|Debugging with GDB||www.imodulo.com · 2003-04-05|
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If you find that you want to print the value of an expression frequently (to see how it changes), you might want to add it to the automatic display list so that GDB prints its value each time your program stops. Each expression added to the list is given a number to identify it; to remove an expression from the list, you specify that number. The automatic display looks like this:
2: foo = 38 3: bar = (struct hack *) 0x3804
This display shows item numbers, expressions and their current values. As with displays you request manually using
display decides whether to use
x depending on how elaborate your format specification is--it uses
x if you specify a unit size, or one of the two formats (
s) that are only supported by
x; otherwise it uses
Add the expression expr to the list of expressions to display each time your program stops. Expressions.
display does not repeat if you press RET again after using it.
For fmt specifying only a display format and not a size or count, add the expression expr to the auto-display list but arrange to display it each time in the specified format fmt. Output formats.
s, or including a unit-size or a number of units, add the expression addr as a memory address to be examined each time your program stops. Examining means in effect doing
x/fmtaddr. Examining memory.
display/i $pc can be helpful, to see the machine instruction about to be executed each time execution stops (
$pc is a common name for the program counter; Registers).
delete display dnums...
Remove item numbers dnums from the list of expressions to display.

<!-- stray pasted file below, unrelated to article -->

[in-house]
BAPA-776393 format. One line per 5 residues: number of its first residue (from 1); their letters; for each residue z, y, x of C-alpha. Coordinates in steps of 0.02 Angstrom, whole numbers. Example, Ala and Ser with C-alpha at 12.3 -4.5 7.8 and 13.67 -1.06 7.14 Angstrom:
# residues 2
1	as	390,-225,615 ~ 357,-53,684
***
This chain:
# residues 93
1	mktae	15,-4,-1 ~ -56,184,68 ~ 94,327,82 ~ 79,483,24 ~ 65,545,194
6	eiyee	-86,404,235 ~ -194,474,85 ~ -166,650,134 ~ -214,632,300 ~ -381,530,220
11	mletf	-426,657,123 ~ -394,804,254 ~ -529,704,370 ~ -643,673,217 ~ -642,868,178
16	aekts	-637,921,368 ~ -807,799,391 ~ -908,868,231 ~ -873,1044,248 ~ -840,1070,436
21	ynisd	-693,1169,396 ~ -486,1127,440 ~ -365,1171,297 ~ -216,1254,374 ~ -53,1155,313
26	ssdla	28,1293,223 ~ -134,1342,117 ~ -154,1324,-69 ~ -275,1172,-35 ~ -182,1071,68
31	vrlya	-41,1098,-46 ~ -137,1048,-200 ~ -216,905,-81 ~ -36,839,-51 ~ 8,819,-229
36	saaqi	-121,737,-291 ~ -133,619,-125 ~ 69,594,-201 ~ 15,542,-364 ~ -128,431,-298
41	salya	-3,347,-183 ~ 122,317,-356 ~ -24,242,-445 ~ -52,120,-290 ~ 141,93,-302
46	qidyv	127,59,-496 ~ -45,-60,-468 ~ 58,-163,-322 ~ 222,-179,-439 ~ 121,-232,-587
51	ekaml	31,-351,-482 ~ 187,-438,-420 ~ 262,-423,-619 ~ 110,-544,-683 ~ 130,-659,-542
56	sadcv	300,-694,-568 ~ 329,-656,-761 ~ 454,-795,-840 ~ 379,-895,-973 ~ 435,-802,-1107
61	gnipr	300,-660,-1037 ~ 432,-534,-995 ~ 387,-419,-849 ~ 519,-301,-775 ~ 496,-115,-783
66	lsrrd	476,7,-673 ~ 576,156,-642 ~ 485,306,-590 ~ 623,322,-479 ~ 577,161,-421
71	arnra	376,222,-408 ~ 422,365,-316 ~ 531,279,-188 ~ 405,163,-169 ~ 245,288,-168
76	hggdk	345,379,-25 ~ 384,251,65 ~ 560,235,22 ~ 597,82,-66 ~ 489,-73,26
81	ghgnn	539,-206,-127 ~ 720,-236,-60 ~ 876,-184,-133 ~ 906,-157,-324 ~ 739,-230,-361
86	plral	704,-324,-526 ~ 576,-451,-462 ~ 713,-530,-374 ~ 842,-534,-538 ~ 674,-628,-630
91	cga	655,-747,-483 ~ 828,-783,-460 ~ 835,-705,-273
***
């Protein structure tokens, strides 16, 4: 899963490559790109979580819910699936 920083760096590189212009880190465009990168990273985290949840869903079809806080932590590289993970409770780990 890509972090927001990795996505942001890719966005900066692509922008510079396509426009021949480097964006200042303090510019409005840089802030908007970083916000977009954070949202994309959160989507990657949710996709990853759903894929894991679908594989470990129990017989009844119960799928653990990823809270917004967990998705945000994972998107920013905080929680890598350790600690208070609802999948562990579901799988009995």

undisplay does not repeat if you press RET after using it. (Otherwise you would just get the error
No display number ....)
disable display dnums...
Disable the display of item numbers dnums. A disabled display item is not printed automatically, but is not forgotten. It may be enabled again later.
enable display dnums...
Enable display of item numbers dnums. It becomes effective once again in auto display of its expression, until you specify otherwise.
Display the current values of the expressions on the list, just as is done when your program stops.
Print the list of expressions previously set up to display automatically, each one with its item number, but without showing the values. This includes disabled expressions, which are marked as such. It also includes expressions which would not be displayed right now because they refer to automatic variables not currently available.
If a display expression refers to local variables, then it does not make sense outside the lexical context for which it was set up. Such an expression is disabled when execution enters a context where one of its variables is not defined. For example, if you give the command
display last_char while inside a function with an argument
last_char, GDB displays this argument while your program continues to stop inside that function. When it stops elsewhere--where there is no variable
last_char--the display is disabled automatically. The next time your program stops where
last_char is meaningful, you can enable the display expression once again.
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